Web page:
Now Apple and Android have been able to put it in your phone so that made it more accessible. Where AR was lacking until recently was in the ability to place an object in physical space and have it remaining there, no matter where you view it from, meaning multiple people can all hold up their phones and see the same thing at the same time, in the same location, regardless of where they're standing.
If you look at an exhibit, for example, what has previously been a still-frame image can now be ‘alive,’ additional information can fly in, or you can have the actual experts standing next to an artifact. For retail, there’s the ability to immediately pull up more information, reviews or try things on and virtually share that with friends. That’s a game changer for e-commerce, too. And then, there's also wayfinding—for example, if I'm in a big store, arrows could guide me right to my selection.
I think you're going to see a lot more AR marketing because anything can be an AR marker—even television. People can just hold up their phones and be taken right in. I think we're still probably 10 years away from AR being a part of our everyday life.
Where and why do AR experiences work—or not work? VR experiences?
MM: VR is completely immersive. VR can take you to outer space or shrink you down in size and put you into the human body. We can invent physics and just create a magical environment. VR is a singular experience that definitely separates you from your physical environment—it all depends on whether you’re trying to interact with real objects or not. Until recently, VR has struggled with access in that the setup and cost were prohibitive, but Oculus has changed that.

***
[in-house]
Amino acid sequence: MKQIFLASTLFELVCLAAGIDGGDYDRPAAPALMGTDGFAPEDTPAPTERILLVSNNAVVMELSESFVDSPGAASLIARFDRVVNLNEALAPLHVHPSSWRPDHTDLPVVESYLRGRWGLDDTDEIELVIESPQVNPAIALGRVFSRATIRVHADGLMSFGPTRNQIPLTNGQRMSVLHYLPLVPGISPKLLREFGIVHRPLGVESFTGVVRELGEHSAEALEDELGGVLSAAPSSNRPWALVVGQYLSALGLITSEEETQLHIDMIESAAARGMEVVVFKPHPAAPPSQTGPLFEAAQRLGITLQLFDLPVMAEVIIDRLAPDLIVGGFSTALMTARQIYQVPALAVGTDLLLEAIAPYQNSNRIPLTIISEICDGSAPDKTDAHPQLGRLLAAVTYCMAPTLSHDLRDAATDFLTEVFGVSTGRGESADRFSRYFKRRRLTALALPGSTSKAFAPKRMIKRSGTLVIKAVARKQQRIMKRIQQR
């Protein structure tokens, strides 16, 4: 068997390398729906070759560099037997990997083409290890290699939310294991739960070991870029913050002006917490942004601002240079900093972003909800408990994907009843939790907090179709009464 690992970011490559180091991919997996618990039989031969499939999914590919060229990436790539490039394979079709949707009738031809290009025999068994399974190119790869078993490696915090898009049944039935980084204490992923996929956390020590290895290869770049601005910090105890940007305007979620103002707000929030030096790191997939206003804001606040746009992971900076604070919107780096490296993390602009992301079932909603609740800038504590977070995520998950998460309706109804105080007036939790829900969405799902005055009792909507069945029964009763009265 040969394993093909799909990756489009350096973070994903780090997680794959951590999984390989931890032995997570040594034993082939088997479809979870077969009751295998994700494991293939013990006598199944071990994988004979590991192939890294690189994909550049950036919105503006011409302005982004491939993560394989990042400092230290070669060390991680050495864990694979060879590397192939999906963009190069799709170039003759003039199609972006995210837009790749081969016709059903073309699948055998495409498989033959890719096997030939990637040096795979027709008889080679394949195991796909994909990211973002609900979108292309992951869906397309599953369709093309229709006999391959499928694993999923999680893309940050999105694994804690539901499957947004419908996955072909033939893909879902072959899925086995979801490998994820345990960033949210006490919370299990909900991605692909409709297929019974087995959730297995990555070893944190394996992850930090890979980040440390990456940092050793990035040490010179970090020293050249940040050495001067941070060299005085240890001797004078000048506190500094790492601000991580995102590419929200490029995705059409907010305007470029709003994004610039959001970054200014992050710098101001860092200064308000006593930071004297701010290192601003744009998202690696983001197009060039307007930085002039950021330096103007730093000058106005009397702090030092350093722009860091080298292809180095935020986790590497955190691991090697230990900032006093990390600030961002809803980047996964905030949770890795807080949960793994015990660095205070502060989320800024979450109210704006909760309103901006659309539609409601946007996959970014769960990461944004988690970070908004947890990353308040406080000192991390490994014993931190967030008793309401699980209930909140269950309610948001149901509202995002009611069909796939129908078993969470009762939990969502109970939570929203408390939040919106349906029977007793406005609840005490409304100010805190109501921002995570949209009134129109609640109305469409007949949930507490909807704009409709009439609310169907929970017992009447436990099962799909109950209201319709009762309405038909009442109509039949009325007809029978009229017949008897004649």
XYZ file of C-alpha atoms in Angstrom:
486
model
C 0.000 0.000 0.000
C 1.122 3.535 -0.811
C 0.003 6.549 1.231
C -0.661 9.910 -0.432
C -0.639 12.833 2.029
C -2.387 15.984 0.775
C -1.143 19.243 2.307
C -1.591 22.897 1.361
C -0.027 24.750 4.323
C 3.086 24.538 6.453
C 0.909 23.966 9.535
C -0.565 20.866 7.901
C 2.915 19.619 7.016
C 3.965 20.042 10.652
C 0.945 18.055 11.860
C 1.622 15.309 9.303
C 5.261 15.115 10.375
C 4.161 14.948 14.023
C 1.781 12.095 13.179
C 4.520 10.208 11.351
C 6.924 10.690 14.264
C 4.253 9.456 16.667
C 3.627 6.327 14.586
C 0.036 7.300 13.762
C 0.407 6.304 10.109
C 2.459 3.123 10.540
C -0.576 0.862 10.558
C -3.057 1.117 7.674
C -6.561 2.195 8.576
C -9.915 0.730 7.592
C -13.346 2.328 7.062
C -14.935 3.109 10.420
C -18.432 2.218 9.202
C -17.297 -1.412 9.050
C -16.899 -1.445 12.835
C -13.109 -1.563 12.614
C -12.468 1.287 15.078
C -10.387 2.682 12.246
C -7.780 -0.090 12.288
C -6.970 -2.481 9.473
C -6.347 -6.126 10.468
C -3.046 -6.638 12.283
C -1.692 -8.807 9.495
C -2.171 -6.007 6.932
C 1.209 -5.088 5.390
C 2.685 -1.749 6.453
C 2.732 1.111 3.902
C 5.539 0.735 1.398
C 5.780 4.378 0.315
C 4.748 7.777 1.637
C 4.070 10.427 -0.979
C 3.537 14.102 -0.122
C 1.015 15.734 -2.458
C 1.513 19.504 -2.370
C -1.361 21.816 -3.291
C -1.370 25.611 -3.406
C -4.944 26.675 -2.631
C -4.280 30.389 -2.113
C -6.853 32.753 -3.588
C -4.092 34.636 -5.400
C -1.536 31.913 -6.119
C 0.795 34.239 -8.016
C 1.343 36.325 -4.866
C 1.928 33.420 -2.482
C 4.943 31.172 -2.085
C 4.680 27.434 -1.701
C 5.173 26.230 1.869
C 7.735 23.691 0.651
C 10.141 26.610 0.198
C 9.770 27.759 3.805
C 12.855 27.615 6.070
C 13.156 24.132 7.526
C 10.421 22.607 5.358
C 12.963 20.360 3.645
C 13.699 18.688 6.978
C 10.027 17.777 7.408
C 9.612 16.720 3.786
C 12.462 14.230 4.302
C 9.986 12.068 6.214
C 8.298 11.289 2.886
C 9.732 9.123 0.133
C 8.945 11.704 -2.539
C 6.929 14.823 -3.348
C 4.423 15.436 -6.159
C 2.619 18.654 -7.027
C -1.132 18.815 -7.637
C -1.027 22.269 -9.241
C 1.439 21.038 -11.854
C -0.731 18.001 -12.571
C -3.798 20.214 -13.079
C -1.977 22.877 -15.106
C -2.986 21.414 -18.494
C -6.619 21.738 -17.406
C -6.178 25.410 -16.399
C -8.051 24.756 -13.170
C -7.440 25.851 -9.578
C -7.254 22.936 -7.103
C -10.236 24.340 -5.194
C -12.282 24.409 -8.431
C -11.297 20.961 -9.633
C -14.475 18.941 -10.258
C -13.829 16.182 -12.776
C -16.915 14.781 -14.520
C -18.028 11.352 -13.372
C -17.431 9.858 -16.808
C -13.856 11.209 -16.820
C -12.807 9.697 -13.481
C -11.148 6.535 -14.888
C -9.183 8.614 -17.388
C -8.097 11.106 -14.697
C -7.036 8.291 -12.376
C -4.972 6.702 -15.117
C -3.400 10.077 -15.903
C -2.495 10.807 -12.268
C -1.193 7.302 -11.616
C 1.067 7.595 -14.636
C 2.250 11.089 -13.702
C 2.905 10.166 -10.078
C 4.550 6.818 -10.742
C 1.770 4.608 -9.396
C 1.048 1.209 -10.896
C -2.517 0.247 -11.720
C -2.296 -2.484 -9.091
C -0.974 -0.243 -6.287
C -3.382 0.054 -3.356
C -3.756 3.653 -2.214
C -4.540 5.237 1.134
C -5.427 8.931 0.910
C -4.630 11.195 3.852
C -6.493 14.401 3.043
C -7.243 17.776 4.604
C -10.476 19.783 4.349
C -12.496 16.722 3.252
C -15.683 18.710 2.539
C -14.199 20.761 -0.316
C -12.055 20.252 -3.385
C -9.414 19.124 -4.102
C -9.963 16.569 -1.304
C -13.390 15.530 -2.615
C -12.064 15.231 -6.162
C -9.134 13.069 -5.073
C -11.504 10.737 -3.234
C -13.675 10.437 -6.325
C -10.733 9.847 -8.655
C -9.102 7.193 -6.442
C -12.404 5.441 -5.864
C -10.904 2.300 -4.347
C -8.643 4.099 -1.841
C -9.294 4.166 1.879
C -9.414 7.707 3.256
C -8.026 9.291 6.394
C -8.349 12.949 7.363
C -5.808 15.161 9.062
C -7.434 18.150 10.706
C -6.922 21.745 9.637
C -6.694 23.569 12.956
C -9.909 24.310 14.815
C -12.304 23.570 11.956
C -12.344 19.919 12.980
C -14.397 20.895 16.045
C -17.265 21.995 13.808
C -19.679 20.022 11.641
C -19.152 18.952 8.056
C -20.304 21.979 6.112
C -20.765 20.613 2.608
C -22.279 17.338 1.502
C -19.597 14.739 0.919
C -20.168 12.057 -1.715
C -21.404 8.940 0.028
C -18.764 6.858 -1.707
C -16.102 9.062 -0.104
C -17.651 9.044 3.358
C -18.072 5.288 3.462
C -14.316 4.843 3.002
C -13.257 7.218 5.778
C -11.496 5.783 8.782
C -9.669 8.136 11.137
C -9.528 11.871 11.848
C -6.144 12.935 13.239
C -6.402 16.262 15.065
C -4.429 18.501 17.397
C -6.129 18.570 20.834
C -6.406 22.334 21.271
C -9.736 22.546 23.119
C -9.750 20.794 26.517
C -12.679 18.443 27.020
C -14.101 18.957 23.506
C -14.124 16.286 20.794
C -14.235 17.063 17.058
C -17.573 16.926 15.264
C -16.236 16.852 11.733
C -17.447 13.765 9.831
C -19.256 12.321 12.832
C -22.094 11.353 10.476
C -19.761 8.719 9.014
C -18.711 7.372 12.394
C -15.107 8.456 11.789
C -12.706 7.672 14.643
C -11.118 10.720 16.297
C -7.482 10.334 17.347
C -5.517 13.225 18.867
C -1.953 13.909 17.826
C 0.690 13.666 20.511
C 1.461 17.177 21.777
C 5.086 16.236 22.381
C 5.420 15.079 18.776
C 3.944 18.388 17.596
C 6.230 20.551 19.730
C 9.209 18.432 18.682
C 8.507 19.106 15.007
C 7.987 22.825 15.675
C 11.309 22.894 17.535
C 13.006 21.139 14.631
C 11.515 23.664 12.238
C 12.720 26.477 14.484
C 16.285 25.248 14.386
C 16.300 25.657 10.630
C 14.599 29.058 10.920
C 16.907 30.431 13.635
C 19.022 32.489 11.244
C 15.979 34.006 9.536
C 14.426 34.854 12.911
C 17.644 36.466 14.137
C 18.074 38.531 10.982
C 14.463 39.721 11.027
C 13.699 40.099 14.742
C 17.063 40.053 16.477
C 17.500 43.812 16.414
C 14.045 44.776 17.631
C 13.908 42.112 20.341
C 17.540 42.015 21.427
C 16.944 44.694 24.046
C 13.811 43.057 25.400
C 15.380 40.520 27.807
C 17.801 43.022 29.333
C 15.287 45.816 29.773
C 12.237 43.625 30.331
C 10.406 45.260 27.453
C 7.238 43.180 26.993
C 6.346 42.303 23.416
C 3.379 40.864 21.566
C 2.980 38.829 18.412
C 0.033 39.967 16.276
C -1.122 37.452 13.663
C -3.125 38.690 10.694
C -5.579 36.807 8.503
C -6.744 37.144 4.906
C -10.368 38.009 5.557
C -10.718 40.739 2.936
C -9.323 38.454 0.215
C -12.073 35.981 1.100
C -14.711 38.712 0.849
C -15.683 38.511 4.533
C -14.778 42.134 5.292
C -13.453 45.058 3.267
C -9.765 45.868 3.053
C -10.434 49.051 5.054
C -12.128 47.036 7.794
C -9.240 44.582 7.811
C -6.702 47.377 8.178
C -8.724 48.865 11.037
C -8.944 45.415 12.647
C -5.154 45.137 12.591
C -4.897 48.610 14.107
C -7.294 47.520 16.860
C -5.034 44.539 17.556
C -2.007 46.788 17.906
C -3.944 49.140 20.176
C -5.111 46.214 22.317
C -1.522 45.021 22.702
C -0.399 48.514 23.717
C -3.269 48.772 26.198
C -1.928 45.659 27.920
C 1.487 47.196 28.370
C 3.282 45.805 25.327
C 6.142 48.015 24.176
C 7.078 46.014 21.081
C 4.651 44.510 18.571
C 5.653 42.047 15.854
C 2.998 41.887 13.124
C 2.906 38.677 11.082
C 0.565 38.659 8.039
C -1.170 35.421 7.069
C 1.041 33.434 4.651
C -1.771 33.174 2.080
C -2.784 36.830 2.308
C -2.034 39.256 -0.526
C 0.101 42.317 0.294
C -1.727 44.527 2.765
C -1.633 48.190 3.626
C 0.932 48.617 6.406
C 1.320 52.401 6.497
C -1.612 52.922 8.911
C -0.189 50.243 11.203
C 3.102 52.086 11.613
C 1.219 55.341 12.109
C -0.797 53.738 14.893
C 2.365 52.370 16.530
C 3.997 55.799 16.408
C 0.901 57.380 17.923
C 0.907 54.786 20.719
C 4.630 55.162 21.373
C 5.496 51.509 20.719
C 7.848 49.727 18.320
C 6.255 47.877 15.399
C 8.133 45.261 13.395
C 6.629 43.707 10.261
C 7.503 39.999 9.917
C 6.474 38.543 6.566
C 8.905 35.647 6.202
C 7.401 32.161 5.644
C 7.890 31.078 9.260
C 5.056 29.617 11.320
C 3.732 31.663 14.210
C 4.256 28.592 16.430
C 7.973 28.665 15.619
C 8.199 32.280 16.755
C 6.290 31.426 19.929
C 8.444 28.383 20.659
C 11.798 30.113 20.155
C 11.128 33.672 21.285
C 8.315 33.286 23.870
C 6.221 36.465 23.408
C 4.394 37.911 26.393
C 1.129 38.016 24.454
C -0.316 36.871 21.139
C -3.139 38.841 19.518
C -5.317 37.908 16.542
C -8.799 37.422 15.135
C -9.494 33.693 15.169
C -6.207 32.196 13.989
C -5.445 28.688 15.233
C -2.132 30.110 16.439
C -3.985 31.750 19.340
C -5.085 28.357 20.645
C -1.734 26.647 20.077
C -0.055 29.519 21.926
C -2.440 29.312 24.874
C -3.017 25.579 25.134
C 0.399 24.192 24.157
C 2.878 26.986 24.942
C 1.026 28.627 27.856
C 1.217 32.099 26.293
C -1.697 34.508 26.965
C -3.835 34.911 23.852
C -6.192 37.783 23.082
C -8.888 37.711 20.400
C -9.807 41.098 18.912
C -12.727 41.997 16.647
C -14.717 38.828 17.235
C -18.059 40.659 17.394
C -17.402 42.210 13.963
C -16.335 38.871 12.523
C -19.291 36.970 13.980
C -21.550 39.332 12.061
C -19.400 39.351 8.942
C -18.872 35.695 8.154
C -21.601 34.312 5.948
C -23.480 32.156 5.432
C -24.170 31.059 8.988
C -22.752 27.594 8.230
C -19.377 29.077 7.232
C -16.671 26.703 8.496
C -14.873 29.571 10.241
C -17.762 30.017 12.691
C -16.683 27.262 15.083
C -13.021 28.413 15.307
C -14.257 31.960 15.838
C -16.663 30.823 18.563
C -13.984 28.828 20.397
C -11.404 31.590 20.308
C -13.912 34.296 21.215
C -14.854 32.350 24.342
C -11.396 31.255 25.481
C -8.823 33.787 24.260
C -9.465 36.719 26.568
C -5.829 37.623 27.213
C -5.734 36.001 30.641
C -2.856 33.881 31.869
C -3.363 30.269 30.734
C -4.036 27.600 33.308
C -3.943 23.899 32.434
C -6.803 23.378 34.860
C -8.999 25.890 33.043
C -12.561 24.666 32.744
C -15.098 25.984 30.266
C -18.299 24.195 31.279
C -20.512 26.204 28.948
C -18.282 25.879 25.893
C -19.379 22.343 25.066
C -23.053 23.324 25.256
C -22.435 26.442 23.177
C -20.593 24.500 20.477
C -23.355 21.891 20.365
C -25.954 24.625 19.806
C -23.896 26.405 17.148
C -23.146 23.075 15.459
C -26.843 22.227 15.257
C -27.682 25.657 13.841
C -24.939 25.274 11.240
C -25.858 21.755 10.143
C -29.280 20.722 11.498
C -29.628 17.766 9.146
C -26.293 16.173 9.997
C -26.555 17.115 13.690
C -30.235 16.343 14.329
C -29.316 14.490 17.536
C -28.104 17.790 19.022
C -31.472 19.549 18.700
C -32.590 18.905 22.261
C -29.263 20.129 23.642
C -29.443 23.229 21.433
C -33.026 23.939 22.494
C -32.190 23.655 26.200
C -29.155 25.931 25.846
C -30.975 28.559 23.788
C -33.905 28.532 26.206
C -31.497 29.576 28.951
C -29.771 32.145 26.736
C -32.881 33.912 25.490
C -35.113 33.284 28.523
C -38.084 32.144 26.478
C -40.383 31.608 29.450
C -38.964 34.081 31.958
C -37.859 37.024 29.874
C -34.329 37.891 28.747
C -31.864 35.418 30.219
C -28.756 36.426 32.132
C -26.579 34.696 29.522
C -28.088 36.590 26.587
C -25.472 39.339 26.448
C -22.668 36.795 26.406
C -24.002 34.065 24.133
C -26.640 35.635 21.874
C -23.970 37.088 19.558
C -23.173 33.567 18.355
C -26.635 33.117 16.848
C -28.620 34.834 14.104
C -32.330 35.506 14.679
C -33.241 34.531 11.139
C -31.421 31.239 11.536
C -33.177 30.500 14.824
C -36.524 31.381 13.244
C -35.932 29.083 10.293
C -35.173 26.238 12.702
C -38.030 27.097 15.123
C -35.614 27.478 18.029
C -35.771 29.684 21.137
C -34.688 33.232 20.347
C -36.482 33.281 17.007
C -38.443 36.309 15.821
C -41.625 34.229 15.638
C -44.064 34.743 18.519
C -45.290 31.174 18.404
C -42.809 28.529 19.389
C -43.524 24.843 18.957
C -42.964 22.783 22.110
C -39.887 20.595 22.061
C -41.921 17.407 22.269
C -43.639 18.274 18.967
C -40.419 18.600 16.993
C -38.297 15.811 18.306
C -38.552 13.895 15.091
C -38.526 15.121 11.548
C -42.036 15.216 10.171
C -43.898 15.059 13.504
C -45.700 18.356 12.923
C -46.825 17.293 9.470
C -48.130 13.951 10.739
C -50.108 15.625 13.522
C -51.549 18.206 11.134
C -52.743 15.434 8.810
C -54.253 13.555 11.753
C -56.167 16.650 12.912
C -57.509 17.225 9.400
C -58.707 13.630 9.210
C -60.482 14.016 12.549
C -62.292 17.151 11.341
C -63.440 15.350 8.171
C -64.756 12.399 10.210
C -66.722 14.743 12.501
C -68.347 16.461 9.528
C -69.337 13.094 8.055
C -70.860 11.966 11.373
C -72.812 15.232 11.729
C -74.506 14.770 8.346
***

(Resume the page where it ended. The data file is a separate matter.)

VR will continue to grow, especially as the technology gets better, but I don't know if every home is going to have one outside of gaming systems maybe. Medical training is an important function for it, as is architectural rendering; those types of applications will expand.
What hardware or software has NEXT/NOW found are good for high traffic settings?
MM: For AR we often use tablets like iPad Pro because they’re large. Sometimes we build them into something. For VR we’ve created an armature much like a periscope you stick your face into, and we have a headset connected to that and then you can just sort of hold onto the sides. We did one for Under Armour to preview a store in Boston.
Instead of ‘coming soon’ signage, we implemented two VR kiosks with a virtual representation of what the store was going to be like that were there and unattended for over three months; we never had any problems. Multitouch displays are very reliable and gesture is becoming more so.
Of the interactive experience technologies discussed, what are the hardest to implement? The easiest?
MM: VR and AR pipelines aren't too terribly different from each other as far as creating the assets and doing the programming—ideally not fewer than eight to 12 weeks. They generally take the longest, but we rarely get that much time on a project. Projection mapping depends heavily on the complexity of the surface and animation. We did a projection mapping project onto trees for the Illinois Bicentennial, which presented a unique challenge.
As far as gesture, it really comes down to the level of detail in the content.
What are you working on now, in retail and museums?
MM: I can’t name names, but AR has been absolutely huge for us lately. We're creating experiences that allow a virtual look ‘under the hood’ to see how the mechanics work, show the trim, color or interior options, or demonstrate the safety features of a vehicle.
In museums, we’ve been doing some interesting projection mapping projects. Recently, we did a whole scene projection-mapped onto a river, where animals come out and explain the waterway’s biodiversity directly to the audience.
This interview has been edited for length and clarity.